Wednesday 4 March 2015

Steve Coogan praises 'the real Philomena Lee' as he accepts the BAFTA for 'Adapted Screenplay'

Published 16/02/2014 | 20:54

Jeff Pope (L) and Steve Coogan celebrate winning Best Adapted Screenplay for Philomena at the British Academy of Film and Arts (BAFTA) awards ceremony at the Royal Opera House in London February 16, 2014. REUTERS/Suzanne Plunkett (BRITAIN - Tags: ENTERTAINMENT)
Jeff Pope (L) and Steve Coogan celebrate winning Best Adapted Screenplay for Philomena at the BAFTA awards ceremony. Photo: Reuters/Suzanne Plunkett
Philomena Lee was played by Dame Judi Dench in a film about her life
Philomena Lee and actor Steve Coogan smile as they pose following a news conference in Rome.
Dame Judi Dench. Photo: Dominic Lipinski/PA Wire
Tipperary woman Philomena Lee
Actress Dame Judi Dench and Philomena Lee attend the ‘Philomena’ American Express Gala screening during the 57th BFI London Film Festival last October. Photo: Getty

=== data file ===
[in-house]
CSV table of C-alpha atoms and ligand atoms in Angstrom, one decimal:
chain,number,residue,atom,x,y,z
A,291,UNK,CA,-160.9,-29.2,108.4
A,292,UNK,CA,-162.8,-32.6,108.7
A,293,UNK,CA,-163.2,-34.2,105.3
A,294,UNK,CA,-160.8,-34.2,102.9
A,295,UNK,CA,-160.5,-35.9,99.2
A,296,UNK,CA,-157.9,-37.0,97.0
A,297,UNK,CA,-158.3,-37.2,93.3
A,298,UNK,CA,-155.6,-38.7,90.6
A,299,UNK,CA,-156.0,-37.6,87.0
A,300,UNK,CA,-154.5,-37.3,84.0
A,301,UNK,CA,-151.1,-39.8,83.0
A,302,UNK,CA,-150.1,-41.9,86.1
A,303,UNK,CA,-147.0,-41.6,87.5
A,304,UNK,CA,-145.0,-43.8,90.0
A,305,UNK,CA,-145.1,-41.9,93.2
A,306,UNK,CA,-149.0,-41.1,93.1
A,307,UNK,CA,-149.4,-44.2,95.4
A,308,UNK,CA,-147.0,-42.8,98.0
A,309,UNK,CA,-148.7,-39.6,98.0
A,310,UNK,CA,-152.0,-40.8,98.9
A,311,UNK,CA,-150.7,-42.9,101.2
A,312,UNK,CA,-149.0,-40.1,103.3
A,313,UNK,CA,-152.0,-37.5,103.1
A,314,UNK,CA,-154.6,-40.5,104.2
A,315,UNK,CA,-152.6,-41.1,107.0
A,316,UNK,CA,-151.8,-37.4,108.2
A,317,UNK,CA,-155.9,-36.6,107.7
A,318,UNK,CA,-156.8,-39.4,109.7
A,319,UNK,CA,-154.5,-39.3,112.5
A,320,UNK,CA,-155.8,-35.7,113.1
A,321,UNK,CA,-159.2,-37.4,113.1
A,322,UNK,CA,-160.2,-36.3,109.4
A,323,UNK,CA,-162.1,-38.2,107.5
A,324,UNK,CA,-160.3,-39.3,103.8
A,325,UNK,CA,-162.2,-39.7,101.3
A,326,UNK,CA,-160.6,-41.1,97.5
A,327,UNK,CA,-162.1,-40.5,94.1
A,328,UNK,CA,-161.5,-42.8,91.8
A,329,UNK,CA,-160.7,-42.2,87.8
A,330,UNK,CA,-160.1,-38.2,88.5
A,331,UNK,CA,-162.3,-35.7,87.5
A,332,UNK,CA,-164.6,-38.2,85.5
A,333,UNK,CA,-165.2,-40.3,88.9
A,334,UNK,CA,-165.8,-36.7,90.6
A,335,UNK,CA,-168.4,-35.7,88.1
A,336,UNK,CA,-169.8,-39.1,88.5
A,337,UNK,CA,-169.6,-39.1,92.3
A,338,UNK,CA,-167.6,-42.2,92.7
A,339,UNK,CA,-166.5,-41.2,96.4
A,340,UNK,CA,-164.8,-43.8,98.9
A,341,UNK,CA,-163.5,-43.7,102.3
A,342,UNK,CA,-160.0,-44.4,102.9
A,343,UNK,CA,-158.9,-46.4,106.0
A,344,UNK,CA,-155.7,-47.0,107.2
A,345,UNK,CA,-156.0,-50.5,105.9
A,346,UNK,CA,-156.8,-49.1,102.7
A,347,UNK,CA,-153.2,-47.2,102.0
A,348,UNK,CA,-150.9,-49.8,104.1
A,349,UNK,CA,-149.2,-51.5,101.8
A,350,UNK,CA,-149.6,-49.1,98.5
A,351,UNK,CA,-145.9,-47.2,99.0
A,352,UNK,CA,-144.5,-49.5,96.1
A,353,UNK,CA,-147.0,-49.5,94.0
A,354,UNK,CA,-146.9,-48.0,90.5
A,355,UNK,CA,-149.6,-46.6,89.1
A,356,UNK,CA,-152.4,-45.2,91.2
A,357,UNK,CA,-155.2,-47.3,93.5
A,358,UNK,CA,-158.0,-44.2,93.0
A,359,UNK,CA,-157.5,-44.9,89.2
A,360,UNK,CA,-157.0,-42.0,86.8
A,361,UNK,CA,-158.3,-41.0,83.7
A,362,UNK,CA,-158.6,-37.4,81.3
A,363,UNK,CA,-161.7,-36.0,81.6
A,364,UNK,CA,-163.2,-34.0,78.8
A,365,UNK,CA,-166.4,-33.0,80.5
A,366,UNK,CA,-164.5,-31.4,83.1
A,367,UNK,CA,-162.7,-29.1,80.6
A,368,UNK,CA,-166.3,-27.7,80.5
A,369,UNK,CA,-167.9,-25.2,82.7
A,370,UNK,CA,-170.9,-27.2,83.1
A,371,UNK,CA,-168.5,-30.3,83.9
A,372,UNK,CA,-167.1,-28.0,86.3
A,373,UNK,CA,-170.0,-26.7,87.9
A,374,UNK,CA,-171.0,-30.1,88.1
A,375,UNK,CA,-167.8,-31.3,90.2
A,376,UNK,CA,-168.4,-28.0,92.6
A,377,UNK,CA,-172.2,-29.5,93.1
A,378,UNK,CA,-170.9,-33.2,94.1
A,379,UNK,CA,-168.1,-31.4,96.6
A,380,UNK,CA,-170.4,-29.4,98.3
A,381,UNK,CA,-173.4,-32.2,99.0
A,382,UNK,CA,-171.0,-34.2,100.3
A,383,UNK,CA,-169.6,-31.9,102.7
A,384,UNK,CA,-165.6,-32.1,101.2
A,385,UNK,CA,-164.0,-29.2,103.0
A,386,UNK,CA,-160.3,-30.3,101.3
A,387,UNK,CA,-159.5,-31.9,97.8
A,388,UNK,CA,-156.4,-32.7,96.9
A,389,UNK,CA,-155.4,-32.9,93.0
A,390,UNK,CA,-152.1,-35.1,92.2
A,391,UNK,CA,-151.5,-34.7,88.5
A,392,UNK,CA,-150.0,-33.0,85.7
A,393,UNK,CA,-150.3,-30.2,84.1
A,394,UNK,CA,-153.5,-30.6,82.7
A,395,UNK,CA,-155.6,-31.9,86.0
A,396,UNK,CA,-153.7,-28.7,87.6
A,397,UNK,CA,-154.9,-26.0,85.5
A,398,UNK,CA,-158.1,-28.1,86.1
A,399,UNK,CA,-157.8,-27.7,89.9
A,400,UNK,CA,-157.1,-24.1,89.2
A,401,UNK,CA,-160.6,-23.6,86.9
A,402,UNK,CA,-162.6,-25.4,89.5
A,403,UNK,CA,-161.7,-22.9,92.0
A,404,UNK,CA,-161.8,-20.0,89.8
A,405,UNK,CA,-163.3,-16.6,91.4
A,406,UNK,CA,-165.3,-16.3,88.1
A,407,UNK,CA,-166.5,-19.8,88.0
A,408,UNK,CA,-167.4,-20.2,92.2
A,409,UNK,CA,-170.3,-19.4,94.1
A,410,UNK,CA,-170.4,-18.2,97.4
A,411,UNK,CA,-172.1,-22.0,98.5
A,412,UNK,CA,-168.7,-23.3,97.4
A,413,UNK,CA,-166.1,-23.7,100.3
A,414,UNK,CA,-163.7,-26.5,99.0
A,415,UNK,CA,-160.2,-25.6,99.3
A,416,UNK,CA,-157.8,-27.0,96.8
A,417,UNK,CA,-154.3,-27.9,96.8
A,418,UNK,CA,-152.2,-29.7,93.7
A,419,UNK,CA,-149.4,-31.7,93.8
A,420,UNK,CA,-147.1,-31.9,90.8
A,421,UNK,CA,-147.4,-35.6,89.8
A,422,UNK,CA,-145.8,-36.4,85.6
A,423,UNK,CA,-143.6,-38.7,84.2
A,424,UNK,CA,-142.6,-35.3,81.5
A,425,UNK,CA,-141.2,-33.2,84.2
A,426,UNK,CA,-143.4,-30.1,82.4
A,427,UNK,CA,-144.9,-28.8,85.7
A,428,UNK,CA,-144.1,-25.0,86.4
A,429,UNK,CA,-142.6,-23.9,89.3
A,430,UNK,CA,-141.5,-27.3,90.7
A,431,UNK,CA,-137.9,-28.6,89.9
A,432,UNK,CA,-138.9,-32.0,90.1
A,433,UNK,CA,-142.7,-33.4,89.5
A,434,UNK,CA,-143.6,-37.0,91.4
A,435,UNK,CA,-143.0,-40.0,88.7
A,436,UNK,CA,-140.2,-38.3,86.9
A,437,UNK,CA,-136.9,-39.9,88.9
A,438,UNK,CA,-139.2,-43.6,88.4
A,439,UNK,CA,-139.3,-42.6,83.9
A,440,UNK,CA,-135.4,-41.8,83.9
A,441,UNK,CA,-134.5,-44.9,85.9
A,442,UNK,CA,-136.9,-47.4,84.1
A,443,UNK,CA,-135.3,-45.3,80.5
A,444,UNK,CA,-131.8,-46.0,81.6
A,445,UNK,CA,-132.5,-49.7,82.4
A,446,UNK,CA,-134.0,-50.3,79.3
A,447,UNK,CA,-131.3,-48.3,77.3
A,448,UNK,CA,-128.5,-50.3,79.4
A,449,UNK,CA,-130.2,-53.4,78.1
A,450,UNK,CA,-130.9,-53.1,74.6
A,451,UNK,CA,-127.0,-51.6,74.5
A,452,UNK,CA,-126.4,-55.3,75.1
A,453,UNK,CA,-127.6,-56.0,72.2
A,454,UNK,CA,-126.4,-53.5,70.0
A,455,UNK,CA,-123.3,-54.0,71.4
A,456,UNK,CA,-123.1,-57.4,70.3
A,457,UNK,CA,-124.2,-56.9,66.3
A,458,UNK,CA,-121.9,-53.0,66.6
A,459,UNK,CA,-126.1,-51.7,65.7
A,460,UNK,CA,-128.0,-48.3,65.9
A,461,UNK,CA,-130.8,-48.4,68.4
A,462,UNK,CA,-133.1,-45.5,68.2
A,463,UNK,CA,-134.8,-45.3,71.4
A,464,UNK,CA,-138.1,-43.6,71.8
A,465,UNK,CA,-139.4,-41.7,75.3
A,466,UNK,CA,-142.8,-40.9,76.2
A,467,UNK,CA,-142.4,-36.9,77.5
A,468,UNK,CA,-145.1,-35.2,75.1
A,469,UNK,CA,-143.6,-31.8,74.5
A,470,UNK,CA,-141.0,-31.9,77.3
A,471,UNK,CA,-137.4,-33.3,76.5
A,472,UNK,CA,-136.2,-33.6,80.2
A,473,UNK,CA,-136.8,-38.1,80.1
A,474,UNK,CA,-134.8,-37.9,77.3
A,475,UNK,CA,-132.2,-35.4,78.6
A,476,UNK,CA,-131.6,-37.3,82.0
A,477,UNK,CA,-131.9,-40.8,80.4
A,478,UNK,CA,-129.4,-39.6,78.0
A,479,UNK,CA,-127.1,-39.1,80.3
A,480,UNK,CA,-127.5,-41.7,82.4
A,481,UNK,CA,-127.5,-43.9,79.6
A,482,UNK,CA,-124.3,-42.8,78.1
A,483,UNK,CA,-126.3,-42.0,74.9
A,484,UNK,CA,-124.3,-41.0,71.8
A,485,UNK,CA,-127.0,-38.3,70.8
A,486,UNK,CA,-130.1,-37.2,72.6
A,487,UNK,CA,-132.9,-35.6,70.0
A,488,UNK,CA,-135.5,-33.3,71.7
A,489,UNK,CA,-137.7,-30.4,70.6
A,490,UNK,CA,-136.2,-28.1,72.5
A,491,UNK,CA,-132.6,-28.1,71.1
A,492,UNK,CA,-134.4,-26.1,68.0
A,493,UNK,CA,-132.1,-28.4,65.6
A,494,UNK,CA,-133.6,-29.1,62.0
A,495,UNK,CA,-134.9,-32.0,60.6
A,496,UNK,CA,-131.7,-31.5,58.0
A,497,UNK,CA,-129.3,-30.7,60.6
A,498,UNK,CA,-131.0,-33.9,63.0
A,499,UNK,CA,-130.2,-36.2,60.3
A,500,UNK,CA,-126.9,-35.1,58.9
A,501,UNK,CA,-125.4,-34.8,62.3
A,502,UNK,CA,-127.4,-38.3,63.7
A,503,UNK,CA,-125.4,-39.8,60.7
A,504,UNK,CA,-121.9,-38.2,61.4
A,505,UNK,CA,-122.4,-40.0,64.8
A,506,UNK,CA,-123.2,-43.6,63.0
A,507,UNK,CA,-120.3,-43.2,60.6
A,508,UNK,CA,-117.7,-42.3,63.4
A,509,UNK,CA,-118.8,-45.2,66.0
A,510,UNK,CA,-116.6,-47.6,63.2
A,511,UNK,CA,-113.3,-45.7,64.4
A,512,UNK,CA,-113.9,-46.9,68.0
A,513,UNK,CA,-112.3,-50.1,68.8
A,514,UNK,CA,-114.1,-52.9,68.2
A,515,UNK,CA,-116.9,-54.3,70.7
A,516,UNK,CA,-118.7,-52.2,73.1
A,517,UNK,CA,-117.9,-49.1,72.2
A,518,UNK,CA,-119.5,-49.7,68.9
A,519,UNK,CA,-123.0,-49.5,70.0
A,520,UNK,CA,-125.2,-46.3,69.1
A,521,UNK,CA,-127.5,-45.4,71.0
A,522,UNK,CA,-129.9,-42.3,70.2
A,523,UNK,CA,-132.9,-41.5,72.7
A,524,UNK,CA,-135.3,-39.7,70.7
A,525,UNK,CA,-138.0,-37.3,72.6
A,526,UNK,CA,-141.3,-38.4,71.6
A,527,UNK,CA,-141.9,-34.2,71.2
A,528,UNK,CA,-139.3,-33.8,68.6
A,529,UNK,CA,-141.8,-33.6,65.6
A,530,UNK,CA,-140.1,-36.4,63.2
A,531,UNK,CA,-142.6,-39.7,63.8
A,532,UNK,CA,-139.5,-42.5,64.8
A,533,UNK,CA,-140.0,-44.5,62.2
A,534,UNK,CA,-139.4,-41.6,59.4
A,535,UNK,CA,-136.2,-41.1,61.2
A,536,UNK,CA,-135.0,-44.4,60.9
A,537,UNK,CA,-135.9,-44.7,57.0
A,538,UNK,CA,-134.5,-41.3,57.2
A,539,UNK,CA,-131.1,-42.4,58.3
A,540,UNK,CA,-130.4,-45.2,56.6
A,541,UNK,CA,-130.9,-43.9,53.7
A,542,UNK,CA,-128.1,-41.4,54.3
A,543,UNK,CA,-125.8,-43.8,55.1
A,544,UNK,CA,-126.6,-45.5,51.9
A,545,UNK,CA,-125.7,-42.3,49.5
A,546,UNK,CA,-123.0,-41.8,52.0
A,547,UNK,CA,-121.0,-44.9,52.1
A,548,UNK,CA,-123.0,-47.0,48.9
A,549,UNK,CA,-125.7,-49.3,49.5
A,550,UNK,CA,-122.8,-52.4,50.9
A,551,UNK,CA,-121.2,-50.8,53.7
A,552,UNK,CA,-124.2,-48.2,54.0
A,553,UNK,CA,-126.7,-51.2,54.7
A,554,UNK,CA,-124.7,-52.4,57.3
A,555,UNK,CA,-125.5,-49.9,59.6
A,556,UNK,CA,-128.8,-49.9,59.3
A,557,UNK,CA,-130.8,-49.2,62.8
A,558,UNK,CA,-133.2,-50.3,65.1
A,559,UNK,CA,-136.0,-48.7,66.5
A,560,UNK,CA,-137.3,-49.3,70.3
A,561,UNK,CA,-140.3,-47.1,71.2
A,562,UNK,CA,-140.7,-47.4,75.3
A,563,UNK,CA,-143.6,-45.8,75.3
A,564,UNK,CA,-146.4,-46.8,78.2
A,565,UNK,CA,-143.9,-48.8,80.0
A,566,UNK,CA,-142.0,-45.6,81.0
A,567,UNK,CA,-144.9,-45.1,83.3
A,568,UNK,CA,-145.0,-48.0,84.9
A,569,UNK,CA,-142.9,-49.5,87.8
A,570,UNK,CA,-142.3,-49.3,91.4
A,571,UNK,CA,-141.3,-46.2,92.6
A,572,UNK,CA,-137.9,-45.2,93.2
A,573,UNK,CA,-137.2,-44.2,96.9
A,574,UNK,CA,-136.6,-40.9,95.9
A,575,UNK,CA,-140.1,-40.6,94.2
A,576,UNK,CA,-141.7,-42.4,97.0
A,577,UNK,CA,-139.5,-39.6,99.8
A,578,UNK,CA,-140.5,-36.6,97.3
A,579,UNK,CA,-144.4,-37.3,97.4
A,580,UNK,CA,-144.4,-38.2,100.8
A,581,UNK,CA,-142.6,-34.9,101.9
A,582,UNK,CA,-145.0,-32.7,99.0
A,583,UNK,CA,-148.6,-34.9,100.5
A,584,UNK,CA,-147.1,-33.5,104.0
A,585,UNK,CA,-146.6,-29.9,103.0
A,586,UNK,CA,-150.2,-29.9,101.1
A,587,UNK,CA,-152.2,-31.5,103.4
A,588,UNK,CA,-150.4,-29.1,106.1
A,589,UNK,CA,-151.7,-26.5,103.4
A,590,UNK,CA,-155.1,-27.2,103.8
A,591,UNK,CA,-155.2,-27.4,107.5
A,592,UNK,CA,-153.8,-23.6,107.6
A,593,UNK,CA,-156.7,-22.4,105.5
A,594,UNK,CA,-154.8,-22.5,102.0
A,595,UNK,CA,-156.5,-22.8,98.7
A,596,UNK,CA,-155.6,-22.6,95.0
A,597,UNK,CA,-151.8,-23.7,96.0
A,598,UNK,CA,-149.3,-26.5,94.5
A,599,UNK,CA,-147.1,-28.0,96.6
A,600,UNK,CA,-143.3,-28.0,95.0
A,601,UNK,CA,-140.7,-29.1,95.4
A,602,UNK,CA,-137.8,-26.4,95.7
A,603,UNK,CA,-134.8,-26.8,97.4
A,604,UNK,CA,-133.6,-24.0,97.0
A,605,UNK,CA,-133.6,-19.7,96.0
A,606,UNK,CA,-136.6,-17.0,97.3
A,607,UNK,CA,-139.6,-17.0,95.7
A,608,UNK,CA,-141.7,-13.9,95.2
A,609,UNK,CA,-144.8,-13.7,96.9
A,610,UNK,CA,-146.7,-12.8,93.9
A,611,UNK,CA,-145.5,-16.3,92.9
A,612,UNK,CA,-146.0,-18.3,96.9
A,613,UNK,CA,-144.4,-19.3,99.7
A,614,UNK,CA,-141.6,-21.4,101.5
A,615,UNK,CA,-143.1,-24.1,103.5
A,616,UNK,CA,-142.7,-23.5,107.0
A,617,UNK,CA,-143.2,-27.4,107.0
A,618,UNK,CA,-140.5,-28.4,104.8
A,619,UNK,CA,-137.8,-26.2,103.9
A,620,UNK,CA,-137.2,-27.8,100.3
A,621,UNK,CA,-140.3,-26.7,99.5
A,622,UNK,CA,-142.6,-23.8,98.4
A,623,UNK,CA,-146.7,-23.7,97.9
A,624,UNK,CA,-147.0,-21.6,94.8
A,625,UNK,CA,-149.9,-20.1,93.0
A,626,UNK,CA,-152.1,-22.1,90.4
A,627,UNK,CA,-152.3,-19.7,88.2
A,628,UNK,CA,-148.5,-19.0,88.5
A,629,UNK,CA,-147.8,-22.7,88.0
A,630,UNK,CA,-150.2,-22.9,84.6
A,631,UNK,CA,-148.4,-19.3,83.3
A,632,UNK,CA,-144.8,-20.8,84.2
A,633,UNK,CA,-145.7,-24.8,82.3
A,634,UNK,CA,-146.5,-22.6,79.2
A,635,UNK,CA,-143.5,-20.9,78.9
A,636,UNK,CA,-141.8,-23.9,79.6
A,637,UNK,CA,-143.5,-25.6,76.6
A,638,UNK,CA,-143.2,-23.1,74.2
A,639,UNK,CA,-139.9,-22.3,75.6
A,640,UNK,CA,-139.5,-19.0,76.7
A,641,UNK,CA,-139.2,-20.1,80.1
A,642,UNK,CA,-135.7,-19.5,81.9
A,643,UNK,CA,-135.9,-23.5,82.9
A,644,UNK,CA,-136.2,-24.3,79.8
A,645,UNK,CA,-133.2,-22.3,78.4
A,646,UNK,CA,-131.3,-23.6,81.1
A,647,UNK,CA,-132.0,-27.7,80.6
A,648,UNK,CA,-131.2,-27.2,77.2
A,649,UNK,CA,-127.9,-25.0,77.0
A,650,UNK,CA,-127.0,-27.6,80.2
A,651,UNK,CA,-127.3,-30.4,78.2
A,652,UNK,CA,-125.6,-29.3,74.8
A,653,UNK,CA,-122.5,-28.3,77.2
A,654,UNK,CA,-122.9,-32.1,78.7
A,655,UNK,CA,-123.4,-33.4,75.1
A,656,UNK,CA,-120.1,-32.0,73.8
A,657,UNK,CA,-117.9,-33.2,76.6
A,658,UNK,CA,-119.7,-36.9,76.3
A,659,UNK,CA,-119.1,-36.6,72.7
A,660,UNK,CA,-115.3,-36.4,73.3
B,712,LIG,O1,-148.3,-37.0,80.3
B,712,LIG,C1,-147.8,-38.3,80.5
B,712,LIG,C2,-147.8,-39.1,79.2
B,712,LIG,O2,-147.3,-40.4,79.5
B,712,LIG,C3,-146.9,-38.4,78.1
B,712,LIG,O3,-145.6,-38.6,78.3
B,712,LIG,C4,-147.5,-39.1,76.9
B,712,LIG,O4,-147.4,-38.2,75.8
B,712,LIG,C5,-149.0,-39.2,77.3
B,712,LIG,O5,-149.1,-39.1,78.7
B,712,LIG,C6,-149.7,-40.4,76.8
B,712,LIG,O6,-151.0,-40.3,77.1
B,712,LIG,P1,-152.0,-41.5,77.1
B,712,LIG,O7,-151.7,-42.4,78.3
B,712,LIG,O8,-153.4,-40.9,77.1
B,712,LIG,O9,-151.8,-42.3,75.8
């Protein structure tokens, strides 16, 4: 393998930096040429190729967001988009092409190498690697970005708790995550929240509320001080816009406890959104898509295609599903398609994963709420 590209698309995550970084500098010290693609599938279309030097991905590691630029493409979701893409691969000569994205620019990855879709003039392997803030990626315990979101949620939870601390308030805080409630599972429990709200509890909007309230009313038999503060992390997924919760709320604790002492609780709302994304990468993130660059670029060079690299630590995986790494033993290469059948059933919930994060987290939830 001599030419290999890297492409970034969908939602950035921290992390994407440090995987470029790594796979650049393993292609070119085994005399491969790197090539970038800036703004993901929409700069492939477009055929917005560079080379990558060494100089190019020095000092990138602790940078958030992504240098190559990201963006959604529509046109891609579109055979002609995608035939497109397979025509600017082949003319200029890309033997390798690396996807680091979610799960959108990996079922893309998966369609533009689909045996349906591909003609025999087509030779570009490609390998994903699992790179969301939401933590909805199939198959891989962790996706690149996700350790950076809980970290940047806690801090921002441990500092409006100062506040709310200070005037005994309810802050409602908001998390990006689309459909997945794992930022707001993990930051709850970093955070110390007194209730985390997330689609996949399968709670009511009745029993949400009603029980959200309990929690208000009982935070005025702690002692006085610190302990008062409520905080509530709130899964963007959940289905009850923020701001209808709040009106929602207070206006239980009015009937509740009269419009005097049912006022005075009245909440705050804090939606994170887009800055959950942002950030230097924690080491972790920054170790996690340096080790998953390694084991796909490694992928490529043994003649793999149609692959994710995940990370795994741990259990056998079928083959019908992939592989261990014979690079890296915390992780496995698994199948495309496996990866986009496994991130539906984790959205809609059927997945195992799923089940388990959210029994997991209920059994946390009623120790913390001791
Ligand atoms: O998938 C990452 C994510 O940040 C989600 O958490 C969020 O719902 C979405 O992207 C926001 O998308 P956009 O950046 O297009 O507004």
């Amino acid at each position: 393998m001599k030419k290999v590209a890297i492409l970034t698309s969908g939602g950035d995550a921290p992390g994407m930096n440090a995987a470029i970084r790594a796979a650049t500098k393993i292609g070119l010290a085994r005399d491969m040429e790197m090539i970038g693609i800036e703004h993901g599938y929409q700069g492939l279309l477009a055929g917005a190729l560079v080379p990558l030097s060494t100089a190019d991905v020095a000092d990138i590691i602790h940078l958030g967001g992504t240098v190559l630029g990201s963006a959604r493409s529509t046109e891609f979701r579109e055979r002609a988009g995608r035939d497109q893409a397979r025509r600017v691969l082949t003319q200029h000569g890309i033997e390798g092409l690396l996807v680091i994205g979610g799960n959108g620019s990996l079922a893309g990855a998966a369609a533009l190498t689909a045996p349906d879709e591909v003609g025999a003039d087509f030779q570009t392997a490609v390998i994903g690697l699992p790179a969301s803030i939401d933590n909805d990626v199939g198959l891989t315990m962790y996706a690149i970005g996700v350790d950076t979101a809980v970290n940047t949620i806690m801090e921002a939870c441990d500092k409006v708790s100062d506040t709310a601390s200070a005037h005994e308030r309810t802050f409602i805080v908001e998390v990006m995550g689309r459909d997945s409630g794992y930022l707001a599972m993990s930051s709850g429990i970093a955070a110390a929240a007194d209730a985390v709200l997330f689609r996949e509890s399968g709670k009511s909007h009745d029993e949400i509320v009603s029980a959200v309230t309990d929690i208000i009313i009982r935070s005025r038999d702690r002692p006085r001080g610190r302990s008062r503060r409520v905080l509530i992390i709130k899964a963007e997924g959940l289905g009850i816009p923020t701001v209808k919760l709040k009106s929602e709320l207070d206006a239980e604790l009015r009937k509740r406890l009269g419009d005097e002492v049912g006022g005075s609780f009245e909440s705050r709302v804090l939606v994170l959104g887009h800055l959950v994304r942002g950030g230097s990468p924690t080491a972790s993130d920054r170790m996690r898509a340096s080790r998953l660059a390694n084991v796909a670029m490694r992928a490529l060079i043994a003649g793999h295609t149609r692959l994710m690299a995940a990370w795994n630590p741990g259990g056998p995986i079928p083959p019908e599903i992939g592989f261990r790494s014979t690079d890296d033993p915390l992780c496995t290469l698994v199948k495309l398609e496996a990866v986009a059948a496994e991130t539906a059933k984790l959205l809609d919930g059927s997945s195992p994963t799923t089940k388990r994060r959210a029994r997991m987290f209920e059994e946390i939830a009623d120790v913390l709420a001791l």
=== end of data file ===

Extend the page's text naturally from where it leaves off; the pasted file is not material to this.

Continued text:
Judi Dench for Best Actress in Philomena

'Philomena' - the film about an Irish woman forced to give up her baby for adoption in 1950s Ireland - has won a BAFTA.

Steve Coogan and Jeff Pope won the award for adapted screenplay for Philomena - the story of an Irish woman's search for the son she was forced to give up for adoption.

Accepting the award, Coogan praised the "real Philomena Lee".

He said: "Her story has been told and her story finished in the Vatican. She has been heard but there are 60,000 women who are yet to trace their children".

The film - which stars Oscar-winner Judi Dench and Steve Coogan - was widely tipped for a clutch of awards.

Filmed on location in Killyleagh, Co Down, it tells the story of Jane Lee (Anna Maxwell Martin) who discovers her mother Philomena (Judi Dench) fell pregnant as a teenager in 1952 Ireland and was forced to give up the baby to the sisters at Roscrea Abbey.

Jane pitches the story to former Labour advisor turned BBC journalist Martin Sixsmith (Steve Coogan), who initially scoffs at the suggestion he should pen an article about the matriarch and her heartbreaking ordeal.

After a reality check from his wife Kate (Simone Lahbib), Martin agrees to help Philomena track down her boy.

"I'd like to know if he thought of me," Philomena tells Martin. "I've thought of him every day."

The film - made on a small budget when compared to Hollywood blockbusters - has already defied box office expectations, and is now starting to do likewise when it comes to awards.

Irish Independent

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